Moreover, viral RNA shedding in both the nose and oral cavity was also higher in animals infected with the B.1.1.7, which supports human infection data reports showing the B.1.1.7 variant of concern as more transmissible compared to earlier variants.
Distinct tissue or organ tropism of the variants calls for more research given the public health implications
To summarize, the findings of this intranasal AGM COVID-19 surrogate model provide direct empirical data for increased viral replication in the respiratory tissue, with no enhancement of disease severity. Both the variants used caused mild respiratory disease but no significant differences in clinical presentation.
Clinical scoring, radiographs and oral and nasal shedding. AGMs were infected with either the D614G or B.1.1.7 SARS-CoV-2 variant intranasally utilizing the Nasal Mucosal Atomization Device. (A) AGMs were scored daily for clinical signs of disease including changes in general appearance, respiration, food intake and feces as well as locomotion (B) Radiographs were taken on clinical exam days (0, 1, 3, 5, 7) and scored for pulmonary infiltrates. Swabs were taken on clinical exam days (0, 1, 3, 5 and 7) and used as a correlate for virus shedding. Viral RNA total genome (gRNA) and subgenome (sgRNA) copies were determined by qRT-PCR. Infectious virus was titered on VeroE6 cells. (C-E) Viral shedding in oral swabs. Statistical significance was found at day 5 in total RNA (C, p-value <0.05) and at day 1 in infectious titers (E, p-value <0.05). (F-H) Viral shedding in nasal swabs. Statistical significance was found at day 7 in gRNA (F, p-value <0.05) and at day 7 sgRNA (G, p-value <0.05). Multiple t-tests were used to compare the gRNA, sgRNA and infectious titers between groups.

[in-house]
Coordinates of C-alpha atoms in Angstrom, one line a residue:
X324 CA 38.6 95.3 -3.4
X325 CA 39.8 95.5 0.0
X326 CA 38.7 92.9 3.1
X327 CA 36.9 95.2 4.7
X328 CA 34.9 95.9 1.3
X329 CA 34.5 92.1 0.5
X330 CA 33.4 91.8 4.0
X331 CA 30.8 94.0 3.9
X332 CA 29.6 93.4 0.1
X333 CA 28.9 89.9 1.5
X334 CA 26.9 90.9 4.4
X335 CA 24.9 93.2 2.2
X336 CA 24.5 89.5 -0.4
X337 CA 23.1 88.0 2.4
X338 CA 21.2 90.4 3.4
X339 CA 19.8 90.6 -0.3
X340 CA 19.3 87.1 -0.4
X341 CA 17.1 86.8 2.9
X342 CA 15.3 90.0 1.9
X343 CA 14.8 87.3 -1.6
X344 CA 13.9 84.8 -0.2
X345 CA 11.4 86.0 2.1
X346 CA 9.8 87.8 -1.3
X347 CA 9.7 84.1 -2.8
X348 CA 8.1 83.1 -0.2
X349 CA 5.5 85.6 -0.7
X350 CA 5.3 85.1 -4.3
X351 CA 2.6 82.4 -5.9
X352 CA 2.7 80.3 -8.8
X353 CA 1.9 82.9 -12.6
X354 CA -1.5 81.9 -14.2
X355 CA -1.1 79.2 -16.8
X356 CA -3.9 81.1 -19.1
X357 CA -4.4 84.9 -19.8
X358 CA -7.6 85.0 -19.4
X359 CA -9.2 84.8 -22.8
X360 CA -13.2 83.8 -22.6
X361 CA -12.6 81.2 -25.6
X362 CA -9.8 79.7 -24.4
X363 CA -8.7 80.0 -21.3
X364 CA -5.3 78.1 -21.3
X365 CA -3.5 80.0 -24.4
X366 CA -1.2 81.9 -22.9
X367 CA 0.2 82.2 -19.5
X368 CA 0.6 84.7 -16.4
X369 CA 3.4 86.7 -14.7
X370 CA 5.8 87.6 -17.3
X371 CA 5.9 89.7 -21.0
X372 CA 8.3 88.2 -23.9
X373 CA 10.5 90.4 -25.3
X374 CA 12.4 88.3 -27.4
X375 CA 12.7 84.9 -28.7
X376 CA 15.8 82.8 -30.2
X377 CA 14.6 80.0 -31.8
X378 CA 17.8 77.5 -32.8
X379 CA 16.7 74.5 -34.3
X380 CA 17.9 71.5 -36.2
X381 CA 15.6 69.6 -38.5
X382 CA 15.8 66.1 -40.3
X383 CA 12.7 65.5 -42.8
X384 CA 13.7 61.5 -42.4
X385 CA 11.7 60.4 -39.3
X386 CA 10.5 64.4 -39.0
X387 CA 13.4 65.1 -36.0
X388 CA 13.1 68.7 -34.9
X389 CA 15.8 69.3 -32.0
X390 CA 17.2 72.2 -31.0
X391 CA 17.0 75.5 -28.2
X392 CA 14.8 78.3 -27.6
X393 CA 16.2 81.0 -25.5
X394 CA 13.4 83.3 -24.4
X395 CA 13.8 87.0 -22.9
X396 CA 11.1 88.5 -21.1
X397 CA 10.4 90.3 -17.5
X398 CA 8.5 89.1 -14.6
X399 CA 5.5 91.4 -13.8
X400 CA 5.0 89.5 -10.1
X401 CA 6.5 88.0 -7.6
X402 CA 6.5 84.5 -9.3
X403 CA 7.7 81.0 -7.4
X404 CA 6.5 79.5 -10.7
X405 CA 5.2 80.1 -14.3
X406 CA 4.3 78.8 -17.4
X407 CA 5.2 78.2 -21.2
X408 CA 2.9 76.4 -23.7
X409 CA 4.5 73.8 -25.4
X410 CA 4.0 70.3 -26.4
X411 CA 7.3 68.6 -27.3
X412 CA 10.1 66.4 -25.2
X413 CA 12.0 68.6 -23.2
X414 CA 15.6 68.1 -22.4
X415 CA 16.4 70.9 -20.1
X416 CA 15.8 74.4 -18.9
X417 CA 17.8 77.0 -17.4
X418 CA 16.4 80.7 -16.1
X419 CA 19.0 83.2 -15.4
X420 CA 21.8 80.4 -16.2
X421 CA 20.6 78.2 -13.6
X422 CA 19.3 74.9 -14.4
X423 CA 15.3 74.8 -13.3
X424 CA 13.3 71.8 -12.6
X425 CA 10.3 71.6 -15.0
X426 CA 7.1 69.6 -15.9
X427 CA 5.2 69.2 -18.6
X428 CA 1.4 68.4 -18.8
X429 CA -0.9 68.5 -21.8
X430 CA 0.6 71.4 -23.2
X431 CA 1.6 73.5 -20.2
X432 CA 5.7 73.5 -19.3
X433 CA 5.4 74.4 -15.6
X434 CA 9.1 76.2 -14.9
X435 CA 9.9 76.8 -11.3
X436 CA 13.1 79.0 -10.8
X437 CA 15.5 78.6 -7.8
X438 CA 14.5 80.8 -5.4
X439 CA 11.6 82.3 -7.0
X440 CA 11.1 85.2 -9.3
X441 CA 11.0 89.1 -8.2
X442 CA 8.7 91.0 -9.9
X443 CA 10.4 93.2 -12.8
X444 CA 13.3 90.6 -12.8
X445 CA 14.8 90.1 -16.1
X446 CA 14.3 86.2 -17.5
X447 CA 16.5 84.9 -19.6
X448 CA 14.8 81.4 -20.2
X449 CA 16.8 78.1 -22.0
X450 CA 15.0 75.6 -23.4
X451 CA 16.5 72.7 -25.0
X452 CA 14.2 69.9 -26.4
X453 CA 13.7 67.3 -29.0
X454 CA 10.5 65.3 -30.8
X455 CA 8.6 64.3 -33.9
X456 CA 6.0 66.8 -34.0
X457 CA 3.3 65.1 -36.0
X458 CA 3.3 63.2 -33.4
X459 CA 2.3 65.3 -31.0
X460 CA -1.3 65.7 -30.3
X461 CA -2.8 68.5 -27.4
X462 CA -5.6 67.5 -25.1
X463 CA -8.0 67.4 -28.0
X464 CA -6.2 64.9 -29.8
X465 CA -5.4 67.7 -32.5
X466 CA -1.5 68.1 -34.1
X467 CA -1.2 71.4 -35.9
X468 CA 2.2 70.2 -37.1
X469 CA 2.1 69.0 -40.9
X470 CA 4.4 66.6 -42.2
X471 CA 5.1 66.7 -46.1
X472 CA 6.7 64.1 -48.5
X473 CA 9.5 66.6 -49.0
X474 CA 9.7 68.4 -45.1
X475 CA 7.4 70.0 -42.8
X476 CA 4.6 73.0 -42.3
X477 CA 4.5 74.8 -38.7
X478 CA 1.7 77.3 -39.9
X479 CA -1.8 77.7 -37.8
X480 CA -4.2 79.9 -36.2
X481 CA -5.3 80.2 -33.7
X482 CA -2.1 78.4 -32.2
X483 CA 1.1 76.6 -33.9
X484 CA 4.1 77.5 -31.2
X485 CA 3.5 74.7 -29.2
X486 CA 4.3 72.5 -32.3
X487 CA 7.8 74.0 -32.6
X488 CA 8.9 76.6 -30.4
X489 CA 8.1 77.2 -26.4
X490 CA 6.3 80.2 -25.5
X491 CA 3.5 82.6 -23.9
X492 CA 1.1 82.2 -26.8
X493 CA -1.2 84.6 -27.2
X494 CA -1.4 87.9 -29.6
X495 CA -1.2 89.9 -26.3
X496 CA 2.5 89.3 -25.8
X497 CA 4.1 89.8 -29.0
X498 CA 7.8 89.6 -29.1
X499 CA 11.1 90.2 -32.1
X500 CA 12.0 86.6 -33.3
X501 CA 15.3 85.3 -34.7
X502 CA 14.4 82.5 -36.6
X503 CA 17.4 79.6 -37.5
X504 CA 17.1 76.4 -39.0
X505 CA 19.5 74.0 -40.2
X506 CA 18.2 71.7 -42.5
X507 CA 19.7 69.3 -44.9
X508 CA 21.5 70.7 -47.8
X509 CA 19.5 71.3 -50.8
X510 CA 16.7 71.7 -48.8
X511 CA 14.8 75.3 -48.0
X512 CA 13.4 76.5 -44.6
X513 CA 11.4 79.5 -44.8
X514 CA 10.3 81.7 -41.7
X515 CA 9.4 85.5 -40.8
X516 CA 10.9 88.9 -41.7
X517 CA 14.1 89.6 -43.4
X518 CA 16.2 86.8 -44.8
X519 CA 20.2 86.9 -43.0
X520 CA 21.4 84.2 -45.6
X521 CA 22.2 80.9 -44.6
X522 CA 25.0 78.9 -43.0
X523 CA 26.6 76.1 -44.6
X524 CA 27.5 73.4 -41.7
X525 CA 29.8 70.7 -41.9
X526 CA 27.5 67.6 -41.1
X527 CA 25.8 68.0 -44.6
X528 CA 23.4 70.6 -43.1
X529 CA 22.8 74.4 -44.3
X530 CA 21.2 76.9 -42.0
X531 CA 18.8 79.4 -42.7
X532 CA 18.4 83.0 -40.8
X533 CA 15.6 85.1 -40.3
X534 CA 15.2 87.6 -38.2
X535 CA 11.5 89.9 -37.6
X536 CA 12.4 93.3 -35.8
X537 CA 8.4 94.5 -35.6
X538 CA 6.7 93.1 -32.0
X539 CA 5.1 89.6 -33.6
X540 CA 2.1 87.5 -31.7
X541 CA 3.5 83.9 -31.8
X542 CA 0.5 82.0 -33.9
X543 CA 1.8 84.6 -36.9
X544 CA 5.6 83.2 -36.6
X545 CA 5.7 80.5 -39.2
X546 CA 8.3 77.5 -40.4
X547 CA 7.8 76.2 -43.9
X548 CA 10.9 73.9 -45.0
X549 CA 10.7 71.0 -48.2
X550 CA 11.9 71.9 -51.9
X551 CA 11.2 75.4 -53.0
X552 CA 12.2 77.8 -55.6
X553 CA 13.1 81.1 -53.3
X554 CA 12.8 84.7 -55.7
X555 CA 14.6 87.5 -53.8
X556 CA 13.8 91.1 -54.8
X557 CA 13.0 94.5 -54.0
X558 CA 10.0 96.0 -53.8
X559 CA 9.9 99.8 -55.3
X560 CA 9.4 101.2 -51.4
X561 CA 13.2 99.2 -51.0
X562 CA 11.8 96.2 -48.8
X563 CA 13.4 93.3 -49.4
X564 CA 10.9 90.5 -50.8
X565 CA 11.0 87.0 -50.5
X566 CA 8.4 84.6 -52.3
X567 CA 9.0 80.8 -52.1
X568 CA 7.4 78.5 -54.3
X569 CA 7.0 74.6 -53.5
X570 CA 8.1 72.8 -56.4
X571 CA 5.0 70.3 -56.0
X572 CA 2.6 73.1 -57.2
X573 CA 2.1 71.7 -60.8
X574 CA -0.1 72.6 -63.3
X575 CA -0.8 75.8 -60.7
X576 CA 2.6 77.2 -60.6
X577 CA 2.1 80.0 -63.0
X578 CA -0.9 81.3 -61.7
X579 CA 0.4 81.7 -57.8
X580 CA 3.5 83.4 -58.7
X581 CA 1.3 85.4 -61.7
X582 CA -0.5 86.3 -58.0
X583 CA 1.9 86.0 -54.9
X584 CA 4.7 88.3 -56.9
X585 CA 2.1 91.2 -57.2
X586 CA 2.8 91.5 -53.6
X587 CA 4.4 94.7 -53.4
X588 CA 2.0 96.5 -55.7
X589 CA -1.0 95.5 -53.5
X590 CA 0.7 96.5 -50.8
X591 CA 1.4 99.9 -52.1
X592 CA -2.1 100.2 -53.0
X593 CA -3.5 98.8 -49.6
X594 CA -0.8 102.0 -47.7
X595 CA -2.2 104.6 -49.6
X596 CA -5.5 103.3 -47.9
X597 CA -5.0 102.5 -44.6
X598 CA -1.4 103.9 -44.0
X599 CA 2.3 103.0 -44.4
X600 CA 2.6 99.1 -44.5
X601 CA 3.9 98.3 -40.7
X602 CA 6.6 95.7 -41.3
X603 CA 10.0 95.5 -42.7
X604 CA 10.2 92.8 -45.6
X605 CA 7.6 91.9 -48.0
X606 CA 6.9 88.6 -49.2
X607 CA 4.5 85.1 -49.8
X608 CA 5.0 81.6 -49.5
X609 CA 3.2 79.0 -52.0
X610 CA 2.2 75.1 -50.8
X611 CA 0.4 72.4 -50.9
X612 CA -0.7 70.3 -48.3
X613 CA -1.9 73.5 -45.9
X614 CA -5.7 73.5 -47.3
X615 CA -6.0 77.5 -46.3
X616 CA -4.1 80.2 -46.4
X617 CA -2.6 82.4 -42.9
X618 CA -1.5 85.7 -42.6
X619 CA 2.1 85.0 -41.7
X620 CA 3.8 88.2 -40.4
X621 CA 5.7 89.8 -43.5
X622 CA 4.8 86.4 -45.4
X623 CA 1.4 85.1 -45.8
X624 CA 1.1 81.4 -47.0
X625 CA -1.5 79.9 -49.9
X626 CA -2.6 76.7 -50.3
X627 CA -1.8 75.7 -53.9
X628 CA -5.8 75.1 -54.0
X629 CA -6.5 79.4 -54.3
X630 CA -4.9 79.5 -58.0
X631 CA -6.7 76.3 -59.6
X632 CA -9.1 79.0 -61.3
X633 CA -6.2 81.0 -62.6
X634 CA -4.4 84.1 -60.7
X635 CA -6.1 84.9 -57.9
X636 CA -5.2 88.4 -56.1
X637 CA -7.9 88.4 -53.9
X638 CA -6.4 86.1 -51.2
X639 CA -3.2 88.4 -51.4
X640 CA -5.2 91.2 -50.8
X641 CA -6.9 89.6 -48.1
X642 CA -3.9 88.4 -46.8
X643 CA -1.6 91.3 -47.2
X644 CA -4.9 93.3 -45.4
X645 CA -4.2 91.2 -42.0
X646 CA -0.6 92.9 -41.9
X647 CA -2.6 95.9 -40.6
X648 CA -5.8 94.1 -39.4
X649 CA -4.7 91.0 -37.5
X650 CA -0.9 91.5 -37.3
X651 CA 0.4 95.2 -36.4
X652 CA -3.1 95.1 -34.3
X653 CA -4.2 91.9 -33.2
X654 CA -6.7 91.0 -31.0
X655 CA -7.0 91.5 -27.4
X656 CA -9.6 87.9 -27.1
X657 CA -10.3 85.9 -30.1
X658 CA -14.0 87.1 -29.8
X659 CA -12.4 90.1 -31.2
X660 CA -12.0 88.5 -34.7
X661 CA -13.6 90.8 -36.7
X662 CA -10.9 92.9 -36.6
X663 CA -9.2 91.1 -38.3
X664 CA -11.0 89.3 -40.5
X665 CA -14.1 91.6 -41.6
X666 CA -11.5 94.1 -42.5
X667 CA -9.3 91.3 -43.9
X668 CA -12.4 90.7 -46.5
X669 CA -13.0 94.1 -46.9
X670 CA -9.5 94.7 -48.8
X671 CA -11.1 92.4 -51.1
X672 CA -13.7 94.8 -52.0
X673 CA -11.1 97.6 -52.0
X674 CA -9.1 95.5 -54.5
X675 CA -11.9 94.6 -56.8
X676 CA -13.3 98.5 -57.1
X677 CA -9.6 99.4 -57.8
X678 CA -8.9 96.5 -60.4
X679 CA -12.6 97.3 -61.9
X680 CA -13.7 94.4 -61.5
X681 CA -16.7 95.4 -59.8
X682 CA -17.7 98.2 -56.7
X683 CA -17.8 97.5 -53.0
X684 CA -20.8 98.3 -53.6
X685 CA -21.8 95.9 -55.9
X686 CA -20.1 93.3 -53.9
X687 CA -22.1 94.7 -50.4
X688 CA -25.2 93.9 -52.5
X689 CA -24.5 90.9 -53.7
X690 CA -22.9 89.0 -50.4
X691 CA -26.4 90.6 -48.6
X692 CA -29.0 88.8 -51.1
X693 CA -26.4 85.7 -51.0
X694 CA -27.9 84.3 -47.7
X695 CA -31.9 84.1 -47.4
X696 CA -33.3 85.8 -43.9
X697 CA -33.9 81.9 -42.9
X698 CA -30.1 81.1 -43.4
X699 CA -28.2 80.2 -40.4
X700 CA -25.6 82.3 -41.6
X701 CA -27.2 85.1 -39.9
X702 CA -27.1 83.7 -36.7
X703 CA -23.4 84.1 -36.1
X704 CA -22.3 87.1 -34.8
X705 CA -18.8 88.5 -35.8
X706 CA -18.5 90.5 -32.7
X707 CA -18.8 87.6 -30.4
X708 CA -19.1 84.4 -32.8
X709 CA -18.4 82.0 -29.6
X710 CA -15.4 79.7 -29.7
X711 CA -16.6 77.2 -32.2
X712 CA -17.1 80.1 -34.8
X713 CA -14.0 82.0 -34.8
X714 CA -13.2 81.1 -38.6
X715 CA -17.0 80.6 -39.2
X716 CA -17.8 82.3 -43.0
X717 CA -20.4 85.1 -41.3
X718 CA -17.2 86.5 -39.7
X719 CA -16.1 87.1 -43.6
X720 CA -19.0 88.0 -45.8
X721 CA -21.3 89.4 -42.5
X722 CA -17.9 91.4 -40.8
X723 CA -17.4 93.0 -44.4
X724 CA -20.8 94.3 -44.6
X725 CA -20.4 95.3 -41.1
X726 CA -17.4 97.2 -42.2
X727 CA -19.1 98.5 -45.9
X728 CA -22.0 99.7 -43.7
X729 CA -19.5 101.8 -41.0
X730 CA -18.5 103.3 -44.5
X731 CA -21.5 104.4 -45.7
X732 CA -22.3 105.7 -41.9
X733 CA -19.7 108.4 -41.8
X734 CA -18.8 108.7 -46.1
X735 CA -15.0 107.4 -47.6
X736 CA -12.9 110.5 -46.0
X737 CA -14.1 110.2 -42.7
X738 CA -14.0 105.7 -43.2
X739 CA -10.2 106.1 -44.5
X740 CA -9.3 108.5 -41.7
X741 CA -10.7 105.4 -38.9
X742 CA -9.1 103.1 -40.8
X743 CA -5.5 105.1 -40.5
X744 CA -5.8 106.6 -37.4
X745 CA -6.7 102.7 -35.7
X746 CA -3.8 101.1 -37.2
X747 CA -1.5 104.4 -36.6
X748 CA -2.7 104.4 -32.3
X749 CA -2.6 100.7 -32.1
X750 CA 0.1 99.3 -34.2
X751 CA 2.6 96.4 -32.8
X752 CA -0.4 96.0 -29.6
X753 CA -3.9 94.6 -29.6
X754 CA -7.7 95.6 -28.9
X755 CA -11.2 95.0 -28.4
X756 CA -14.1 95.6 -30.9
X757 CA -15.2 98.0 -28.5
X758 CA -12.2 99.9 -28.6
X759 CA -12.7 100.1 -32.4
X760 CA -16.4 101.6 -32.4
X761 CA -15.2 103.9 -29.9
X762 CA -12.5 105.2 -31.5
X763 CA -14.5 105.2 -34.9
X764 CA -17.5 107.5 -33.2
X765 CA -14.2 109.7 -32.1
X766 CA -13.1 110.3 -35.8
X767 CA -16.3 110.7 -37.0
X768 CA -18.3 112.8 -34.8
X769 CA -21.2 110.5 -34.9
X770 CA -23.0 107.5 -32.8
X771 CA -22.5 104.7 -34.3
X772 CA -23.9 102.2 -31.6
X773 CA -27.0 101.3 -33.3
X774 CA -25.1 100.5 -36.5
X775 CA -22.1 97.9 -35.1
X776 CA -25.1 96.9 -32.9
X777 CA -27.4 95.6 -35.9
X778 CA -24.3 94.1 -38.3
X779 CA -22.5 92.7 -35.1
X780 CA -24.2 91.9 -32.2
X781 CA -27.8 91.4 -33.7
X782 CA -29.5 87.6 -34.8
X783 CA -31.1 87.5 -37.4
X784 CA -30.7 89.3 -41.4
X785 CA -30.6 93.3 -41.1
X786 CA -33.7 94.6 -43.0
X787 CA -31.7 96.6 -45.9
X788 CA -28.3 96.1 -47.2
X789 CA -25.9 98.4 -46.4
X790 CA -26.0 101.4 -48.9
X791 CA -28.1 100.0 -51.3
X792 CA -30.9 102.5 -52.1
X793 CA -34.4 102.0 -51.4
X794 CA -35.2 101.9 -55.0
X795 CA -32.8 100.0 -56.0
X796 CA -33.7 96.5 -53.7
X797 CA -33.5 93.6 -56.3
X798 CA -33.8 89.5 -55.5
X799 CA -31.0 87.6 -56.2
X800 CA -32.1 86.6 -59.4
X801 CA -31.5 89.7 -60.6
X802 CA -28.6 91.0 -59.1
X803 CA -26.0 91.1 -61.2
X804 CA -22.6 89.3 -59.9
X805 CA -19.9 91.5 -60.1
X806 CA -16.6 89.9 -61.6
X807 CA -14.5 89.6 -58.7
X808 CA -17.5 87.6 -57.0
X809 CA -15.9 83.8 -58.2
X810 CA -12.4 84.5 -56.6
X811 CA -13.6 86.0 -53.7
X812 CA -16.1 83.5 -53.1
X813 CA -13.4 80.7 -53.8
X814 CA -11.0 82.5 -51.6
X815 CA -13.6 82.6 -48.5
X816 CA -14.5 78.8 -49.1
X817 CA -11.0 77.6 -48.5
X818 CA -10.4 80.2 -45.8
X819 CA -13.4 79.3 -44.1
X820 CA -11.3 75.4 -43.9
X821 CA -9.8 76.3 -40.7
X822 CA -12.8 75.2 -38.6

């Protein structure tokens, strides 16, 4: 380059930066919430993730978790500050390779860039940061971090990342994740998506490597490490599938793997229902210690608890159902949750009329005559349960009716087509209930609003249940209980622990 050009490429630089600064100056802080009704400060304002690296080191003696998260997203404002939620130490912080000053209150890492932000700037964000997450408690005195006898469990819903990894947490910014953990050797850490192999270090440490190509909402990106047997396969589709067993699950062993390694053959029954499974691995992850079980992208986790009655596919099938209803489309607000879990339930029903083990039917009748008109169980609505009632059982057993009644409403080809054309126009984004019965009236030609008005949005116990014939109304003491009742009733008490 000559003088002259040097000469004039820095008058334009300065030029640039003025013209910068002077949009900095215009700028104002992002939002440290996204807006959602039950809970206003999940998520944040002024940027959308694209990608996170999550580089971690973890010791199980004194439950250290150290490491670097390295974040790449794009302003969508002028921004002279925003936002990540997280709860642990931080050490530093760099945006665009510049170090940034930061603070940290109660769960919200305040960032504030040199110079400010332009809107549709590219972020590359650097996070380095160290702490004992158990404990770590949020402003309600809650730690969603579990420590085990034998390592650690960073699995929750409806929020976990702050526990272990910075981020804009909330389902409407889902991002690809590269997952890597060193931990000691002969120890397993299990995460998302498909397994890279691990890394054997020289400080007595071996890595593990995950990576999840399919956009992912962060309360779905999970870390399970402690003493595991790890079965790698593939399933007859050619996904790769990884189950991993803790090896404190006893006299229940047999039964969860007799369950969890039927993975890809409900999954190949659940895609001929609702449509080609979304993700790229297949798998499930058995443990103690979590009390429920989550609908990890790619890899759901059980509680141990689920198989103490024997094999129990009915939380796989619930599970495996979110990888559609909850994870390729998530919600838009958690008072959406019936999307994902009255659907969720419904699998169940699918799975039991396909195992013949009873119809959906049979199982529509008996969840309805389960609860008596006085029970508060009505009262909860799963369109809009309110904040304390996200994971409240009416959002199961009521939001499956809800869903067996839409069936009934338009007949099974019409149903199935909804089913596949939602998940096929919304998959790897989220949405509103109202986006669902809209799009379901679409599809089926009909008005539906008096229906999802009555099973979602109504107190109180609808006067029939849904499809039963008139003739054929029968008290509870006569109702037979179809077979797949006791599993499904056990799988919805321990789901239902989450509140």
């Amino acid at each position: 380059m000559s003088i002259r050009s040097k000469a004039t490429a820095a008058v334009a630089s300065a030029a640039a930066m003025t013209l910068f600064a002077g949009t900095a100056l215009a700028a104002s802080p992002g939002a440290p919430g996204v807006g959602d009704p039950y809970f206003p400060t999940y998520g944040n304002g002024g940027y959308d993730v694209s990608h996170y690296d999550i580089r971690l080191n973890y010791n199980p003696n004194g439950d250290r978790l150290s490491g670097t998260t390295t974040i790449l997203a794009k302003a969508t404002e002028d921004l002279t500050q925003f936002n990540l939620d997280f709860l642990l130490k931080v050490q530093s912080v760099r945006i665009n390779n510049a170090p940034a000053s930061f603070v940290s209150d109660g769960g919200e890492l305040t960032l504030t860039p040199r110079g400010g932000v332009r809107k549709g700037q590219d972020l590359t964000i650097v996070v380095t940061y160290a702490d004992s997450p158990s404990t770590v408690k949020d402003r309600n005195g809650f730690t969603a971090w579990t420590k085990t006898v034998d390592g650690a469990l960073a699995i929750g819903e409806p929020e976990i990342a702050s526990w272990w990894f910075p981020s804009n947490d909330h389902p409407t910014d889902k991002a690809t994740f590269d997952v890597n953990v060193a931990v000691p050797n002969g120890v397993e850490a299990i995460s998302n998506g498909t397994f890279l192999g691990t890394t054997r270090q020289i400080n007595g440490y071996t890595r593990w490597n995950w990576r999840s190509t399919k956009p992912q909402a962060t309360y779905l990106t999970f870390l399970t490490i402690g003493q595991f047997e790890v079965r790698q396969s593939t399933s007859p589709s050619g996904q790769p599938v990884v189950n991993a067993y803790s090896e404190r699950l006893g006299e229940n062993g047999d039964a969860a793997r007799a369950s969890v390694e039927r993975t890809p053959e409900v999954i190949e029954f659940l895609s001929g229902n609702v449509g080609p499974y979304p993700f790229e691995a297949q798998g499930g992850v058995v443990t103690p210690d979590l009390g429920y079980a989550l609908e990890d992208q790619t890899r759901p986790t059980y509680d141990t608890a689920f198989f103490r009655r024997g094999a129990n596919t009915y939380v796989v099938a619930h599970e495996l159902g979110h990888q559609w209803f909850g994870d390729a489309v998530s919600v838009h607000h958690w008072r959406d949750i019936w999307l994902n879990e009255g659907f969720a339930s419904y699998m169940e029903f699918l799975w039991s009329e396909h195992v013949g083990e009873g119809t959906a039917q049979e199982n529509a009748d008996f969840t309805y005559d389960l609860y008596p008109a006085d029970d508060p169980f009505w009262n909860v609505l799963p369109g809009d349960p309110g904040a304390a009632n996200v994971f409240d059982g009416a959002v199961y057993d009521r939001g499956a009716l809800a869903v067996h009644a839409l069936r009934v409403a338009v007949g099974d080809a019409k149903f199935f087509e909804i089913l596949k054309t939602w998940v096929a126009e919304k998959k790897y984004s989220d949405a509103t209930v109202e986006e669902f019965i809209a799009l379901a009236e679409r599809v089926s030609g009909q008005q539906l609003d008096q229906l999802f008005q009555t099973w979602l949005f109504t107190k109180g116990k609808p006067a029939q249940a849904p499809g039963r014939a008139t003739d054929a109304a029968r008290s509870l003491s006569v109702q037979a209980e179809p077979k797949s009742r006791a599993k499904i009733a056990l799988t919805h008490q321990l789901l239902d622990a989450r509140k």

Also, significantly higher levels of viral RNA were detected in upper and lower respiratory tract samples from B.1.1.7 infected animals. Another notable observation of differences among these 2 SARS-CoV-2 variants in terms of distinct viral tissue/organ tropism calls for more research since such tropism could have public health implications concerning viral transmission and disease manifestation.
“In conclusion, our results from the intranasal AGM COVID-19 surrogate model support the most recent data from B.1.1.7 in humans, providing direct empirical data for increased replication in the respiratory tissue, but with no enhancement of disease.”
bioRxiv publishes preliminary scientific reports that are not peer-reviewed and, therefore, should not be regarded as conclusive, guide clinical practice/health-related behavior, or treated as established information.
- UK B.1.1.7 variant exhibits increased respiratory replication and shedding in nonhuman primates K. Rosenke, F. Feldmann, A. Okumura, F. Hansen, T. Tang-Huau, K. Meade-White, B. Kaza, B.J. Smith, P. W. Hanley, J. Lovaglio, M. A. Jarvis, C. Shaia, H. Feldmann, bioRxiv, 2021.06.11.448134; doi: https://doi.org/10.1101/2021.06.11.448134, https://www.biorxiv.org/content/10.1101/2021.06.11.448134v1